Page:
The last time I rode it was very sad. The snowflake sets had been damaged, the crystalline structure scene was completely darkened, (I think there might have been a fire in there?), and the dialogue very weak.

The ATIS simulation is excellent quality. I remember offering my comments when it was being created - I think I suggested the "flyover" of the scenes. Of course I bought one of the DVD's. ;)

Thanks Major!

Melissa said...

”Why was Mr. Bubble in here??”

I think the neighbors heard me laughing there.

Chuck said...

Melissa, that’s saying something, considering where the Great House is situated on your 14-acre estate. Or are you spending the weekend in your Central Park West townhouse? I have a hard time keeping track of you, what with your disguises and shell companies and and burn phones and VPN and all.

Melissa said...

It was a fourteen-acre laugh!

Major Pepperidge said...

Lou and Sue, was Pascal the chameleon? I liked him too.

JG, one funny thing about the video is that there are some notable long stretches of blackness that seem to go on, but I assume that the creator wanted us to appreciate some of the audio that might have been cut off otherwise. I’ll have to compare the little figures in the video to some real filmed footage on YouTube. I remember seeing the nucleus room toward the end of ATIS’s run, and there was stuff splattered on the wall, most likely something thrown by rude teens. Darn teenagers! Get off my lawn! And why don’t they get haircuts! Yes, Chuck gets an “A” for noticing the heartbeat sound, which somehow never occurred to me. The main reason I remember that my grandmother was born in 1905 is due to that sales clerk’s reaction!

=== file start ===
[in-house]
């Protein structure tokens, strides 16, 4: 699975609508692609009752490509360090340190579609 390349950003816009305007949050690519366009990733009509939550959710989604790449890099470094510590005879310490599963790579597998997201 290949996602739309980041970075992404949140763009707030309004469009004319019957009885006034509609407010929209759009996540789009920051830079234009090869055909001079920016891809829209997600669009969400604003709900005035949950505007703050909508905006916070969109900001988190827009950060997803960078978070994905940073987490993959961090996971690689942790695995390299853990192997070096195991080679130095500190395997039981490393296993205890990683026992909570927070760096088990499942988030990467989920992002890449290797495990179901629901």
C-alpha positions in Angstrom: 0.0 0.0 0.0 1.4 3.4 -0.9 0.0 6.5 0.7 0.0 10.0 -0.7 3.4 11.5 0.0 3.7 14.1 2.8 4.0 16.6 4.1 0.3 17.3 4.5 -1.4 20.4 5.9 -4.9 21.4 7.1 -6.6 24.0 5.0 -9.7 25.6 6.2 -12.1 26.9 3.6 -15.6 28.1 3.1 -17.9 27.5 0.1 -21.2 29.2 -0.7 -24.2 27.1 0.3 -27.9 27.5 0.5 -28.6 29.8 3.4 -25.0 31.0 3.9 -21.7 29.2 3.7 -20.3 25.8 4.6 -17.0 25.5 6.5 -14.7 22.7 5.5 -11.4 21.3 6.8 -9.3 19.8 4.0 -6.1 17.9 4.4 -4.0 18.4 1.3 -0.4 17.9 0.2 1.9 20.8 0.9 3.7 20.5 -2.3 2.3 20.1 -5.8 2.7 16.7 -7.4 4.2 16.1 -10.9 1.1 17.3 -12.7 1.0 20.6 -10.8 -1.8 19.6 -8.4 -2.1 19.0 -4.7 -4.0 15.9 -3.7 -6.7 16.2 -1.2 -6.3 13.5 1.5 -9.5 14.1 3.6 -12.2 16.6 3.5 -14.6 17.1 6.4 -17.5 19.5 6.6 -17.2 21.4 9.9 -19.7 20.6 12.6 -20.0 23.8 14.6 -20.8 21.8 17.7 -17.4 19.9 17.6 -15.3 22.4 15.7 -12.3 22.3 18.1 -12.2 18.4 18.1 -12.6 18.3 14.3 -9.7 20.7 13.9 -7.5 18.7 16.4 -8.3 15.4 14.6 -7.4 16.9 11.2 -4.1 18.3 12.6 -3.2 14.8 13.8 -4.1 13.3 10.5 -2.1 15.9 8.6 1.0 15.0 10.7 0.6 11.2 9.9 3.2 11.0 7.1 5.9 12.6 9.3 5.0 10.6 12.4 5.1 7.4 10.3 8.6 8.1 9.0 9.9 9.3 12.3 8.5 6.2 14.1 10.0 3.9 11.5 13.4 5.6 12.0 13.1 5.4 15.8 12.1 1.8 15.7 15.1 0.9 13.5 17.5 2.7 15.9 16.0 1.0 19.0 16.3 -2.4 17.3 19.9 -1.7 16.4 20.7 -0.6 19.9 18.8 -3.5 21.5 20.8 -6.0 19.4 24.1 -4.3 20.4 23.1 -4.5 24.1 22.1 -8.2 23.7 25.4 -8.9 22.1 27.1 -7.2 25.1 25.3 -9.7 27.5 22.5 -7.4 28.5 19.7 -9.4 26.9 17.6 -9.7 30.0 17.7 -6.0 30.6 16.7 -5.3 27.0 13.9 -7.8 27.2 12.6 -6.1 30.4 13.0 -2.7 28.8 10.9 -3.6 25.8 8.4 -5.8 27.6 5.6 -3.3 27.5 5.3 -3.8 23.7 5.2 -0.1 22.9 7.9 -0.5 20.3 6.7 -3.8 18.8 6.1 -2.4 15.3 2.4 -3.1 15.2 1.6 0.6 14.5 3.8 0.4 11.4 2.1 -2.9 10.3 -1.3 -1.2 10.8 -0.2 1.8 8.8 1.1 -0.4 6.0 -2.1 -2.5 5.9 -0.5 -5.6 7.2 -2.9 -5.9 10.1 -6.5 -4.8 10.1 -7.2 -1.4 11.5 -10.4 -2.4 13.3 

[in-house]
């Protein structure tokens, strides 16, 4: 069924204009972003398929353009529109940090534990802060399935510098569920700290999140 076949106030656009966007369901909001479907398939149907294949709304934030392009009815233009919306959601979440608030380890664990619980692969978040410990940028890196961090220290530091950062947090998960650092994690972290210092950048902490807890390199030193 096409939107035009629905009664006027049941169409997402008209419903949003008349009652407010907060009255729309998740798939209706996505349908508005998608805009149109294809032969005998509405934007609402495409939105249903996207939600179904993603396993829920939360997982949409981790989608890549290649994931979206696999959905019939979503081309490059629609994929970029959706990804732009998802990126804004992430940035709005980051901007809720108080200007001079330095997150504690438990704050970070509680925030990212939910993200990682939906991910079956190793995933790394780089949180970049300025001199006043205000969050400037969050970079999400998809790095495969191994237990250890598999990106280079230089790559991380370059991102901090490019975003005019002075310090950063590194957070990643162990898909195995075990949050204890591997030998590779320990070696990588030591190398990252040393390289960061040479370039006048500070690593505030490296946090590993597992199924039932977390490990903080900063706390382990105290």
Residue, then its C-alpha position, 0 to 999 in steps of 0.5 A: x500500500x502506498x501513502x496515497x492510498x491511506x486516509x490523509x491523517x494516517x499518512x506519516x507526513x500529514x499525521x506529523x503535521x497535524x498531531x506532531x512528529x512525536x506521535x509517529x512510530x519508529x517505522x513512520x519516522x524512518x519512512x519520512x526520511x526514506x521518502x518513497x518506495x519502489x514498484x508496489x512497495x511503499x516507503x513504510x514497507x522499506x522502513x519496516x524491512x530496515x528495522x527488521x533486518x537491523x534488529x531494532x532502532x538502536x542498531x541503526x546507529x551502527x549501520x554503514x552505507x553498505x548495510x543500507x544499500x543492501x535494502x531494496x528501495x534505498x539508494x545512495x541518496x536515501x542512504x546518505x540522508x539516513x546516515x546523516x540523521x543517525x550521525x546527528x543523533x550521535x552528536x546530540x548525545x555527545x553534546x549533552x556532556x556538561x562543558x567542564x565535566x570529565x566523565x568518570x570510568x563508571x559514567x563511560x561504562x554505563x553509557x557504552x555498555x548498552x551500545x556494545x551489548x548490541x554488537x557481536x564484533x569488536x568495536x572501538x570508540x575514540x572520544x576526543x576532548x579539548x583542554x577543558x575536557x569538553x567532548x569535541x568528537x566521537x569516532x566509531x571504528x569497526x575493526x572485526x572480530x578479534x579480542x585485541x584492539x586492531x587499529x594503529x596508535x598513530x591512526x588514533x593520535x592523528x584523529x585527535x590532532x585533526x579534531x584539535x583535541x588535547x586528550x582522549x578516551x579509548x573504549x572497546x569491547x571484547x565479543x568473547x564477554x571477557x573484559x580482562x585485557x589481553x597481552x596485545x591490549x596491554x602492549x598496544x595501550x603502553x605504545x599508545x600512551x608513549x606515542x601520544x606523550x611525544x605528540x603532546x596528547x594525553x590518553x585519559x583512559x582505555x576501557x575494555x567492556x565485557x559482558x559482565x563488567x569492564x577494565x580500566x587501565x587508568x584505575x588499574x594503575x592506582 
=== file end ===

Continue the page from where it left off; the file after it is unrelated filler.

Melissa, I think you’re right about the dark picture theory… I’ve seen other photos that have the ATIS queue area much brighter than I recall. Of course it might have changed over the years.

Omnispace, I particularly loved the strange soundscape that we experienced in the ride… it was spooky, but interesting and yes, “trippy” (what did I know about anything trippy when I was 10!?). I really think they outdid themselves with that one, and have to wonder how much of its spaciness has to do with the fact that this was made during the psychedelic era. Wow, I never heard of a fire happening inside ATIS, but that doesn’t mean that it didn’t happen. Scary. I had some communications with the man who made that video, and even shared some of my (few) photos with him at the time, but he never did anything with them.

Melissa, Mr. Bubble is omniscient and omnipresent. And probably a few other “omnis” too.

Chuck, I want one of those estates that has a driveway that takes 15 minutes to drive to get to the house. How can I make that happen?

Melissa, :^)

JG said...

Major, I noticed those lengthy blackouts. I don’t recall such long intervals in the ride, but there were probably some of the “cinematic transitions” we have commented before.

I’m glad my last visit was still more or less in the prime of the attraction and never saw any of the bad show you describe.

Between the post, the video, and several others on video, and todays comments, this was a great wrap to a hard week. Thank you.


MRaymond said...

I'm late to the party and most of what's already been said lines up with my thoughts. I was scared to death of that attraction in the late 60's but it became a "must ride" attraction later on. My Grad Night date said we MUST ride it.

Short story; we didn't do anything 'naughty' on the ride but there was some good smooching going on. Out of the corner of my eye I thought I saw a light, so we stopped and we both saw it. In one of the corners of the ride was a CM illuminating naughty teenagers. Since we were good, Catholic, schoolchildren we assumed a near-angelic pose when the light hit us. You could almost see the little halos.